You probably missed crackers when first going keto, but this flax crackers recipe will fix that for you. Dips are a great source of healthy fats, but it kinda sucks if you don’t have anything to dip into right?
Flax Crackers Recipe
Flax crackers are easy to make, but they do take a long time to cook, so its best to make these the day before to ensure you’ve got them extra crispy, and ultra dry.
The reason why these keto crackers hold together is due to the fact that flax seeds create a gelatinous substance when soaked in water, which when put together and baked to dry out, creates a fantastic crunch without any gluten, wheat or crazy carbs.
Are Flax Seeds and Linseeds The Same?
Here in Australia, we call flax seeds linseeds. They are exactly the same thing and are often sold as linseeds in the supermarkets.
Baking Tips For Flax Seed Crackers
To get a perfect cracker every time, you need to make sure that the mixture is thin enough on the baking tray. Soaking the seeds in water is great, but if the mixture is not thin enough, then it doesn’t properly dehydrate, and can still be wet hours later in the oven.
Spreading out the flaxseed crackers thin using your fingers tends to be a good way to make sure that the mixture is not too thick, as you can actually feel if there are more seeds in certain sections etc.
You can also do these crackers in a dehydrator, which I haven’t tried, but using the oven and a low temperature and cooking for a long time is exactly what a dehydrator is best at, so if you have one, by all means, use it!
Flaxseeds can also be ground and used as a binding agent in Keto Bread, or you could easily substitute flax seeds for chia seeds, and it would be very similar.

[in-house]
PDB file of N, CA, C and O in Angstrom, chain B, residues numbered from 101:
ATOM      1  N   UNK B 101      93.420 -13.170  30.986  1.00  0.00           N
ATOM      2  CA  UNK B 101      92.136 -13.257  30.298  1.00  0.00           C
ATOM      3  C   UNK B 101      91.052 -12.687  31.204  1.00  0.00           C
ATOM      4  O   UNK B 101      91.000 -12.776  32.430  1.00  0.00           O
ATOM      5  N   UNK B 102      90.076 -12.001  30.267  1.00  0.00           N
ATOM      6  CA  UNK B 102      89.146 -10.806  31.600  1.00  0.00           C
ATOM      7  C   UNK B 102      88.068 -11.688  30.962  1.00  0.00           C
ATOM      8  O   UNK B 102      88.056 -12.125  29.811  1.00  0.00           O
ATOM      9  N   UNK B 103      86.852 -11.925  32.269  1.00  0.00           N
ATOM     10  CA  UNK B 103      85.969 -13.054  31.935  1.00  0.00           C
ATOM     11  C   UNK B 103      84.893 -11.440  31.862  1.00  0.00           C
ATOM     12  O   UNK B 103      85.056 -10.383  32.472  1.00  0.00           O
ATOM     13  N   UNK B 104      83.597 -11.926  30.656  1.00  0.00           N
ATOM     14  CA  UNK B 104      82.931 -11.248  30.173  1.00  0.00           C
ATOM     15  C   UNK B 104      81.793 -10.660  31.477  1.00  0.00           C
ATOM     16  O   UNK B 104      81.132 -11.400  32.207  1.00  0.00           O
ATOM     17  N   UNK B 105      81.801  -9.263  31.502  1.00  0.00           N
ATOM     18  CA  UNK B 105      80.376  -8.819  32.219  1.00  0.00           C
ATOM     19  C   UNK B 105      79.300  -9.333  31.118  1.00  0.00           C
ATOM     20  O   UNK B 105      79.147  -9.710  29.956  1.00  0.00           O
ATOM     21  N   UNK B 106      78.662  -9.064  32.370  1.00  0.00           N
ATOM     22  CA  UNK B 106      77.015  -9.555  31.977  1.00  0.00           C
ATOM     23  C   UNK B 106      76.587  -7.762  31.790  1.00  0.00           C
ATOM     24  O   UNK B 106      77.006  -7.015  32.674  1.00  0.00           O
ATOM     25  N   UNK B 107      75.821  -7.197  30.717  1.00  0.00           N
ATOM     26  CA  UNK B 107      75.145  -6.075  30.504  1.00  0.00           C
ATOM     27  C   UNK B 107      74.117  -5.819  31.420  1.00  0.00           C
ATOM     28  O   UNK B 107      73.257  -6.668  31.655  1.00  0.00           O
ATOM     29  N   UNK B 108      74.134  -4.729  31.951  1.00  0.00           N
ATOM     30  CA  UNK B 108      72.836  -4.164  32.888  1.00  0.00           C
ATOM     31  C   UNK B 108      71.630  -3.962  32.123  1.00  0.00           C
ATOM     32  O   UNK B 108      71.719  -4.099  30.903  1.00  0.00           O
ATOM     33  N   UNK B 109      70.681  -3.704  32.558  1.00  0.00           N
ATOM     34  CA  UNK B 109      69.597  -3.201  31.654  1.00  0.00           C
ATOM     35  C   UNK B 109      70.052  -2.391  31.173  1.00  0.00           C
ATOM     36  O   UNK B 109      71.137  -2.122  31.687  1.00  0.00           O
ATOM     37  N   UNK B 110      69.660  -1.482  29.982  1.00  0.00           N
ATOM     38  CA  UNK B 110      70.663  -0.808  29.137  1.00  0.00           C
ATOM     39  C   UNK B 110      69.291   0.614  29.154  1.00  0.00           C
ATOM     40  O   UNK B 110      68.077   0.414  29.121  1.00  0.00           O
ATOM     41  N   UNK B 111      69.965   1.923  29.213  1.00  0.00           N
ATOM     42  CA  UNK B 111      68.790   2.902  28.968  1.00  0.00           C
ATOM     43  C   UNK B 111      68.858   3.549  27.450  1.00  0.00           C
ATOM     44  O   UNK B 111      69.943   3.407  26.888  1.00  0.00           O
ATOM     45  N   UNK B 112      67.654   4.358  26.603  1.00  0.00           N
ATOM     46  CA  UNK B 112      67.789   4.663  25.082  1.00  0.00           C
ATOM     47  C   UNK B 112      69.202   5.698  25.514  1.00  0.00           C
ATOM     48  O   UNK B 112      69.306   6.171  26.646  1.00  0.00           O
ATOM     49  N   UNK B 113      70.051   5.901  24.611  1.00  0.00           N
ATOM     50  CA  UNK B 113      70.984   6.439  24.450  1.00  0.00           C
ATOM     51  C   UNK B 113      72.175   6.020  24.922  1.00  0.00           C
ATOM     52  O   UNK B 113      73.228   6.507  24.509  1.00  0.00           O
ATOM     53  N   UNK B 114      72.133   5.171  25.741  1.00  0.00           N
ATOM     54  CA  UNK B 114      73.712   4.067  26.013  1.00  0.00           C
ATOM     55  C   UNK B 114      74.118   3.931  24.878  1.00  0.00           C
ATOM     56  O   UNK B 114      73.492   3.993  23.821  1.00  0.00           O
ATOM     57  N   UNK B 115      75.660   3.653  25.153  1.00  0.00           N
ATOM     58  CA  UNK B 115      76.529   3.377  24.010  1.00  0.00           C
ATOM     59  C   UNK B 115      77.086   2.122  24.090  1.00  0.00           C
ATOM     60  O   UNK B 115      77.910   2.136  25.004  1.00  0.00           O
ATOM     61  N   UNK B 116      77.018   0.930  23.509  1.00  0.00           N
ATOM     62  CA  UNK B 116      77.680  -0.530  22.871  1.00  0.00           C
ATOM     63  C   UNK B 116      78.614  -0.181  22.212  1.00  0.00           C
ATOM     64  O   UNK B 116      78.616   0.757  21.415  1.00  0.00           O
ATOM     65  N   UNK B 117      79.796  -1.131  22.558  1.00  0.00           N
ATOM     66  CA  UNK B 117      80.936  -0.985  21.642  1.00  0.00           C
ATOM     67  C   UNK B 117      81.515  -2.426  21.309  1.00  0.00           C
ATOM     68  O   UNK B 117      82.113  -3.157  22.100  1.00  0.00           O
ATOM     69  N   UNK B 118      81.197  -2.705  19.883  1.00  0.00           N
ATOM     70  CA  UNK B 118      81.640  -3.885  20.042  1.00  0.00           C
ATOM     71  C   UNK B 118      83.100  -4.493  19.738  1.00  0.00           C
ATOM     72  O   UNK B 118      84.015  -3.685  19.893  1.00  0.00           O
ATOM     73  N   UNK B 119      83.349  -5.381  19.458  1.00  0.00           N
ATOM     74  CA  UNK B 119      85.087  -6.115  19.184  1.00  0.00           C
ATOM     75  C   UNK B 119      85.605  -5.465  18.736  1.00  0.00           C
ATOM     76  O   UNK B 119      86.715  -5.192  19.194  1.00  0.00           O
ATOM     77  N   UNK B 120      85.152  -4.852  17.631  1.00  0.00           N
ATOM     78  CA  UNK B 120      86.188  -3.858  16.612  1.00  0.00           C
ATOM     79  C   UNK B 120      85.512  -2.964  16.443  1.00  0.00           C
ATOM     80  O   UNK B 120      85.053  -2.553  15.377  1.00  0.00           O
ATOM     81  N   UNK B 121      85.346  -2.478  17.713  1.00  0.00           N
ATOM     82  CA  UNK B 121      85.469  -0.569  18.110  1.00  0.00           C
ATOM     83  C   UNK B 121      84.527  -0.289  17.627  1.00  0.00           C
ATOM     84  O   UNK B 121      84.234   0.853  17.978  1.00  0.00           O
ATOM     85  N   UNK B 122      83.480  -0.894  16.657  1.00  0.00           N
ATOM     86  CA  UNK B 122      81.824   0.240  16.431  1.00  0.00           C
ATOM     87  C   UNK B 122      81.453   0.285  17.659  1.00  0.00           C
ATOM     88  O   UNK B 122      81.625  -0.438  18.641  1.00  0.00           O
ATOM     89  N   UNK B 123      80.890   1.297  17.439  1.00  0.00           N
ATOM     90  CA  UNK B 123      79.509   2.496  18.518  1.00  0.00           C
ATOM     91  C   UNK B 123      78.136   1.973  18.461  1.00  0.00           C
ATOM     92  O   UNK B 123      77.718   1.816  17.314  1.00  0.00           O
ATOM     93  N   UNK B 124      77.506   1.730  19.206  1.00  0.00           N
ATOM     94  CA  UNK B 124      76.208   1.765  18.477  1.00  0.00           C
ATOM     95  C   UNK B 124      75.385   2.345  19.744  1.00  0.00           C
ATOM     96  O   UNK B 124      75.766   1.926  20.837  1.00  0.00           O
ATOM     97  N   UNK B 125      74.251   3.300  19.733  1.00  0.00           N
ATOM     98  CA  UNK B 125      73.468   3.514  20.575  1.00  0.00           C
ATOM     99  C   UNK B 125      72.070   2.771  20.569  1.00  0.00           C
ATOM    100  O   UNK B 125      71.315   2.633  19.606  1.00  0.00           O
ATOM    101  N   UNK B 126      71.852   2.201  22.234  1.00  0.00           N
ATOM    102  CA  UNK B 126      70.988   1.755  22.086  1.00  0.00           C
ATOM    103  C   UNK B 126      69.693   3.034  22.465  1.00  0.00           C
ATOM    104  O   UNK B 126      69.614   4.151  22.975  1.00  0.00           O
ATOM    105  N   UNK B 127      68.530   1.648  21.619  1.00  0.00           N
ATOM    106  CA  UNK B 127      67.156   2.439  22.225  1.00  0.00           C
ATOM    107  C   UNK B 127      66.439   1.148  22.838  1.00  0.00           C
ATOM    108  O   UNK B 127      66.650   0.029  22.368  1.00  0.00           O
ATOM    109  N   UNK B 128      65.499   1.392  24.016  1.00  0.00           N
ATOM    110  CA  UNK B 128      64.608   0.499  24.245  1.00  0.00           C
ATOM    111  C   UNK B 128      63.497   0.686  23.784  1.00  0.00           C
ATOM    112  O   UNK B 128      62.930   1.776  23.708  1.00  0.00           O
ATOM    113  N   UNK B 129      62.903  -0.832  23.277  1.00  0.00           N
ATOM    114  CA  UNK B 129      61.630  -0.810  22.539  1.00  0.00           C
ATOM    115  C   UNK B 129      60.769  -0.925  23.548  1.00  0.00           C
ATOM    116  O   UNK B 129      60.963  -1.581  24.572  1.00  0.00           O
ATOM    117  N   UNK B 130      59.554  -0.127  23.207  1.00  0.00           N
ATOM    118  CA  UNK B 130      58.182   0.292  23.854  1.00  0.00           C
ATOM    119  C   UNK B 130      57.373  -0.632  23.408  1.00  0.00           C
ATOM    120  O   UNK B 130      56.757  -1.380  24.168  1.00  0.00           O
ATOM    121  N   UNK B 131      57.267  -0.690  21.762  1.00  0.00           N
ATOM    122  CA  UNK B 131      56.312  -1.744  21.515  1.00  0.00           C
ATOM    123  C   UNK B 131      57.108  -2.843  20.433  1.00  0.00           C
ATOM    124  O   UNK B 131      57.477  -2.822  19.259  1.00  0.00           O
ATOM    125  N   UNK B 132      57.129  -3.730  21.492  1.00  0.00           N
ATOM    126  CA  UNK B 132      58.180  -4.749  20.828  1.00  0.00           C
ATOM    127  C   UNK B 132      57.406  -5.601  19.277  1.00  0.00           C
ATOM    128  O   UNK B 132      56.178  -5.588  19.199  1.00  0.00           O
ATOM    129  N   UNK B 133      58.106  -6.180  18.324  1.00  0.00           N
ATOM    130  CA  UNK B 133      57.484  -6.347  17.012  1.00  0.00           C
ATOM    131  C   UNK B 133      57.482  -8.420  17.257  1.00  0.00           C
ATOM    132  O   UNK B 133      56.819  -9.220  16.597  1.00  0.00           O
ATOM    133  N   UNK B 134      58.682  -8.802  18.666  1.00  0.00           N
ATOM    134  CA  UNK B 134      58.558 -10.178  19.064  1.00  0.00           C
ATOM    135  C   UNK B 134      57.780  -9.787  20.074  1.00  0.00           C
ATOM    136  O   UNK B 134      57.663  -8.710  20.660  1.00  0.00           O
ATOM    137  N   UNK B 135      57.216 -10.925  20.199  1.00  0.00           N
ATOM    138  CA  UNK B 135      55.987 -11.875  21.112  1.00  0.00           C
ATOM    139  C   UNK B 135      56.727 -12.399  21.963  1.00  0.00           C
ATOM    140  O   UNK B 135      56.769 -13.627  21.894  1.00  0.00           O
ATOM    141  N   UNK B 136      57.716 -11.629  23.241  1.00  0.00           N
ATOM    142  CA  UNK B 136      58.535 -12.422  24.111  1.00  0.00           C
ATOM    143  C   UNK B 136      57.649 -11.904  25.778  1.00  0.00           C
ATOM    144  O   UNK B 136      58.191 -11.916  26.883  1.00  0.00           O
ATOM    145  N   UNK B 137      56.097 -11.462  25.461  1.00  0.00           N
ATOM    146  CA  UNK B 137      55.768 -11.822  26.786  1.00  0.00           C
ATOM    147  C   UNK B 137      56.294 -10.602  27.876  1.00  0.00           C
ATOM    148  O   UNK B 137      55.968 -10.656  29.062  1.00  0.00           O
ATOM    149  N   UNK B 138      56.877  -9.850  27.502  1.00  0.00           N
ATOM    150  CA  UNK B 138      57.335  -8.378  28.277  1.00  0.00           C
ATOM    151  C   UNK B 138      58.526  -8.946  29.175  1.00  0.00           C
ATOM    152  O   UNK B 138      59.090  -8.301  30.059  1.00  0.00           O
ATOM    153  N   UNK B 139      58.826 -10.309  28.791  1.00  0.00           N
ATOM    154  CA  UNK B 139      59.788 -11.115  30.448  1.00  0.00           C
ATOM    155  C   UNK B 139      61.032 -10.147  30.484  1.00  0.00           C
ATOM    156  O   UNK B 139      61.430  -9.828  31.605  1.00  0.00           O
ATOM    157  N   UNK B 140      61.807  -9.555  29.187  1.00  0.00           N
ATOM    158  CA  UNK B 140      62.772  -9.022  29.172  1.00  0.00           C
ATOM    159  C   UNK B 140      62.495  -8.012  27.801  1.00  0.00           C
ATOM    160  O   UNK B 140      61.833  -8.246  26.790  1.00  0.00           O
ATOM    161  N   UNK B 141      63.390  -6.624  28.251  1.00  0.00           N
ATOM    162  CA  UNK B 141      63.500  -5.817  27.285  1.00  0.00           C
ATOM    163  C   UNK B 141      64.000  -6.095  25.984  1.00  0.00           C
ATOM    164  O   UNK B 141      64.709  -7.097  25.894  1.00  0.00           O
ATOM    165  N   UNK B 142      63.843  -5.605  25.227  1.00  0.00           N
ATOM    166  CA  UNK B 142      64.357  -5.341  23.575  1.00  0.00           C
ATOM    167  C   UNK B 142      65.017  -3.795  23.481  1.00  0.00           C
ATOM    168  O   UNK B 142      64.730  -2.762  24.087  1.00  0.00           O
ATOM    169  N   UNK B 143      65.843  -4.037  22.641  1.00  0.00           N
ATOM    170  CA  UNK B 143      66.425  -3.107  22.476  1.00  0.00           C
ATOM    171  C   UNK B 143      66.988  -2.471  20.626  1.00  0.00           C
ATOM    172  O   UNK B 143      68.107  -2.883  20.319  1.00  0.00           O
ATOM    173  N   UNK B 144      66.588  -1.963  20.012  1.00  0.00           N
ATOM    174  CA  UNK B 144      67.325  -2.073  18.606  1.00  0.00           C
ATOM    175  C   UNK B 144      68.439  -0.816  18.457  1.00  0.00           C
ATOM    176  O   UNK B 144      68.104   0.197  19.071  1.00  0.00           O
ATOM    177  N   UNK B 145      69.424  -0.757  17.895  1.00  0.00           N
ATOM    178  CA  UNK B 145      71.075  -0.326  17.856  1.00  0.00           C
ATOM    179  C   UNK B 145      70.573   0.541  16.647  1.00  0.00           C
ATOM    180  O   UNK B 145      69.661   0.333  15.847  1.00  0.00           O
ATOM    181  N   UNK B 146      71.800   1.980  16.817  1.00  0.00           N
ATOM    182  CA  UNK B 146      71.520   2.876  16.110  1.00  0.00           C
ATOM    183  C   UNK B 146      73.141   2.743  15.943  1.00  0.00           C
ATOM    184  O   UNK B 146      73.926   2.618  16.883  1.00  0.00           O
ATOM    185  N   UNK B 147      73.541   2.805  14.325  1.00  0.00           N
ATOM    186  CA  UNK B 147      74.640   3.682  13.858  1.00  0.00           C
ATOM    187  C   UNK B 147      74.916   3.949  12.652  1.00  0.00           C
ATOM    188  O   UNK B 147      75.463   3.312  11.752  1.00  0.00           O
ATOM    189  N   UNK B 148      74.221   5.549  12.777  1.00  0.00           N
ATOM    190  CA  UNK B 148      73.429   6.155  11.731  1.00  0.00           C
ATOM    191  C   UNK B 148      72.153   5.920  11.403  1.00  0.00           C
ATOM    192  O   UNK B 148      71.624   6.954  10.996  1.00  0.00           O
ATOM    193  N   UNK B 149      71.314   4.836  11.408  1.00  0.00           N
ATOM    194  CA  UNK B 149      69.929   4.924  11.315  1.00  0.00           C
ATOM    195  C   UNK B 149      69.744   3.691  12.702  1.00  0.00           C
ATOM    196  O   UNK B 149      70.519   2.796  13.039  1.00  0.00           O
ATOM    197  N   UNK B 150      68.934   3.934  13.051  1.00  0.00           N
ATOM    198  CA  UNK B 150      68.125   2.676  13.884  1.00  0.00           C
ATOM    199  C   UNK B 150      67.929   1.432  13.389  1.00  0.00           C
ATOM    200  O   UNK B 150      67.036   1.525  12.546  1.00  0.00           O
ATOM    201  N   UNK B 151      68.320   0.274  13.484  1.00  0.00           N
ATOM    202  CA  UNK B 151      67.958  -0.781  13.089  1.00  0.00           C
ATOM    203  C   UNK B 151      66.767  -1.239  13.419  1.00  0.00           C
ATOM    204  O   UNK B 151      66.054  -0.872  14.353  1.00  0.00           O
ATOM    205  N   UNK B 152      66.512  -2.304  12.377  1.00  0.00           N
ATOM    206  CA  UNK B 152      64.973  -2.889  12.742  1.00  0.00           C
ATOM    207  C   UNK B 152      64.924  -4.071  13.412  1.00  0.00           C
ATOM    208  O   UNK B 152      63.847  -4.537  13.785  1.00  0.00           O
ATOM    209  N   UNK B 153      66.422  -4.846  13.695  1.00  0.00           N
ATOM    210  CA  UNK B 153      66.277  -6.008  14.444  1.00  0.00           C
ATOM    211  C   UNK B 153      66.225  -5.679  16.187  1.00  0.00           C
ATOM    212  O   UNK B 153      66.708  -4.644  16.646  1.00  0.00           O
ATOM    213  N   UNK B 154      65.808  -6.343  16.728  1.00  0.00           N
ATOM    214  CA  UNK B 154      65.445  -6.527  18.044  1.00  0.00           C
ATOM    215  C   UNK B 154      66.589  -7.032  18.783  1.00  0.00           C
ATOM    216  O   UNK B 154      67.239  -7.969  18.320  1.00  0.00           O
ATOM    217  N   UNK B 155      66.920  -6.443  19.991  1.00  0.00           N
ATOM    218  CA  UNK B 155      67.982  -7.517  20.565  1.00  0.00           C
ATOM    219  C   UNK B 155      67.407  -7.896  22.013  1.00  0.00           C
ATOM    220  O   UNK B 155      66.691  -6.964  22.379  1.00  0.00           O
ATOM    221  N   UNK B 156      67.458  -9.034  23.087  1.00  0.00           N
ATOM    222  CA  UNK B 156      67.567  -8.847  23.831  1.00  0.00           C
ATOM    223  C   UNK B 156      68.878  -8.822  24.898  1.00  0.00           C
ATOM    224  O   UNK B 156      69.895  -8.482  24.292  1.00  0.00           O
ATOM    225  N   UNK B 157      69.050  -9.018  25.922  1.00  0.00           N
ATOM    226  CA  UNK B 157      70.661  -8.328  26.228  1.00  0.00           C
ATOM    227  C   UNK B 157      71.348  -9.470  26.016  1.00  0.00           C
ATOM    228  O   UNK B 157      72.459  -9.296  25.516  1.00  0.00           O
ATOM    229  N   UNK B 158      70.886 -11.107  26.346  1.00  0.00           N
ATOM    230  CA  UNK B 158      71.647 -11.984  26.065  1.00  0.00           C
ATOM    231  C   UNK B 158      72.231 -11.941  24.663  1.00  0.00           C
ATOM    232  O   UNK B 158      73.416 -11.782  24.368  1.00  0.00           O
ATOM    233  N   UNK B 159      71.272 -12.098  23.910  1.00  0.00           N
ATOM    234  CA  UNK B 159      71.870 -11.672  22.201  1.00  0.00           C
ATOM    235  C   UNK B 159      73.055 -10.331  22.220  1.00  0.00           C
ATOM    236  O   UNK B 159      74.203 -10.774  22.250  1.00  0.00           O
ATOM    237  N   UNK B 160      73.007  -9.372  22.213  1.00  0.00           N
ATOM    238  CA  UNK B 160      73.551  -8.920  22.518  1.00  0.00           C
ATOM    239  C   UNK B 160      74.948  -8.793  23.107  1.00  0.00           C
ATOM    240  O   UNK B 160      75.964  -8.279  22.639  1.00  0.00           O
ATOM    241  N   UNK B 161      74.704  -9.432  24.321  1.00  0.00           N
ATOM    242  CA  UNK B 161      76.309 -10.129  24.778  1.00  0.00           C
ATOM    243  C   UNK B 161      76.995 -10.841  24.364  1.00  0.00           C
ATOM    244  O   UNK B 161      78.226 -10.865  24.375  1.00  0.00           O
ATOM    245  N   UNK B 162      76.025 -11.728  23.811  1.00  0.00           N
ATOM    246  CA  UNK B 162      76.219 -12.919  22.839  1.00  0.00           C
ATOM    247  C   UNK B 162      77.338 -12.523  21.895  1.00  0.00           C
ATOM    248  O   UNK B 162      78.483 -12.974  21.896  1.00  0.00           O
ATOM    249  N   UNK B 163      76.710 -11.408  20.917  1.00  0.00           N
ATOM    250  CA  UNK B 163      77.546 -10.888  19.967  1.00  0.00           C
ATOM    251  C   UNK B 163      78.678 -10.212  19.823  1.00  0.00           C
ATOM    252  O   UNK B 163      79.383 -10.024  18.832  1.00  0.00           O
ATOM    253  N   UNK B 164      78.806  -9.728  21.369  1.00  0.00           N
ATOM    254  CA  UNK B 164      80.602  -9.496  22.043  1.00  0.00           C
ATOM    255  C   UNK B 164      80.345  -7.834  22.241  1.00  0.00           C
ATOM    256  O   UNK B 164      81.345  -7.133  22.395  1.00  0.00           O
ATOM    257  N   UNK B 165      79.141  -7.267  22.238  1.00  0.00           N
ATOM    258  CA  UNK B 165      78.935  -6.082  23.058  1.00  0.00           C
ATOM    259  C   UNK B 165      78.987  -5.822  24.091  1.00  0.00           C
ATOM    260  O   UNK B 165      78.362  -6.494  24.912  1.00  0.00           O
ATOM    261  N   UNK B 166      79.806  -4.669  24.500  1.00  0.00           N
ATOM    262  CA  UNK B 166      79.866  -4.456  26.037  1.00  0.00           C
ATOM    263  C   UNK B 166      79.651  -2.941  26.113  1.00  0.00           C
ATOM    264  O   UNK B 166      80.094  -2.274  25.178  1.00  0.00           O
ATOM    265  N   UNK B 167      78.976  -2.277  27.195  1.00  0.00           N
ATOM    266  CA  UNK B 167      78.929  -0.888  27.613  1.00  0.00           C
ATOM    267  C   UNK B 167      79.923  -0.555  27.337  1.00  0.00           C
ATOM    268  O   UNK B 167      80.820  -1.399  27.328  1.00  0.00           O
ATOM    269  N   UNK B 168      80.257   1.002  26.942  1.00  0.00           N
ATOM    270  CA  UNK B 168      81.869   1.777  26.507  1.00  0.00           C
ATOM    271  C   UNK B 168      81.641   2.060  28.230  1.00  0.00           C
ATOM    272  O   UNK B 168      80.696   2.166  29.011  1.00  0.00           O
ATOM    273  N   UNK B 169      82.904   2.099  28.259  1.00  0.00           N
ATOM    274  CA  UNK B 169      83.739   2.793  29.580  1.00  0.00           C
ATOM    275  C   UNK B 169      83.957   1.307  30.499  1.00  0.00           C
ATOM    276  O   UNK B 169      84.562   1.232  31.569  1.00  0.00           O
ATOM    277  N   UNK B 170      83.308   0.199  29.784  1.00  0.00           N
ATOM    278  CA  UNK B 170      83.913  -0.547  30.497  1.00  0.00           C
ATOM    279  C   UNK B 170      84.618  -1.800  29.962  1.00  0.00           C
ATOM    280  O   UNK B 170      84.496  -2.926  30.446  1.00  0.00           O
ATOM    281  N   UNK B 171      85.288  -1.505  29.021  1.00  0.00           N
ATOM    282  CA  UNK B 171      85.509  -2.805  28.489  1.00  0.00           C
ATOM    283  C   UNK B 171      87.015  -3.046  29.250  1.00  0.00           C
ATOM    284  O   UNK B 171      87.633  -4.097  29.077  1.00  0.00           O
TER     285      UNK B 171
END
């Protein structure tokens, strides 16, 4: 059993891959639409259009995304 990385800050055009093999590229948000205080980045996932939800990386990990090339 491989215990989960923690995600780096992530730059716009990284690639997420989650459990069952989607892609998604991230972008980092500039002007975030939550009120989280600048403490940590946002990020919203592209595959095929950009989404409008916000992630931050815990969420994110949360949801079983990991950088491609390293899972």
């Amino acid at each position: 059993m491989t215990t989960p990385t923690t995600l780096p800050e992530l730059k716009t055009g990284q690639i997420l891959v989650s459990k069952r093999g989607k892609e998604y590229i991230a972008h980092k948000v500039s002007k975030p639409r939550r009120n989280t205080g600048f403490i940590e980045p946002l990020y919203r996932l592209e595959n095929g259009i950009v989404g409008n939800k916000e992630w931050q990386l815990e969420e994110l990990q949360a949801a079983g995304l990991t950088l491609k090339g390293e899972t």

What are substitutions for flax seeds?
When making seed crackers like this for the keto diet, you may not have so many flax seeds lying around, so I thought I’d give you some suitable substitutions, and additional seeds you could add to fill out the mixture a little.
- You can easily sub flax seeds for chia seeds (sub ratio 1:1)
- You could add sesame seeds into the mixture to replace some, but not all of the flax seeds
- Pumpkin seeds are a fantastic nutrient source, so adding a few of those in ensures a great mix of minerals.
Flaxseed Crackers (Linseed Crackers)
- 150 g Linseeds (flaxseeds)
- 1/2 tsp Smoked Paprika
- 1/2 tsp Salt
- Place the linseeds into a bowl, with the smoked paprika and salt, fill with water until the seeds a covered. Rest overnight in the fridge
- On a large baking tray, thinly spread out the linseed mixture, ensuring that the seeds are no more than 1 or 2 seeds in depth. (thinner the better)
- Cook at 90 C for 4 hours, or 180 C for 40 minutes. (longer and slower give you a better result, but not everyone has time for that)
- Remove from the oven once all moisture has been cooked out, and slice into cracker sized bites.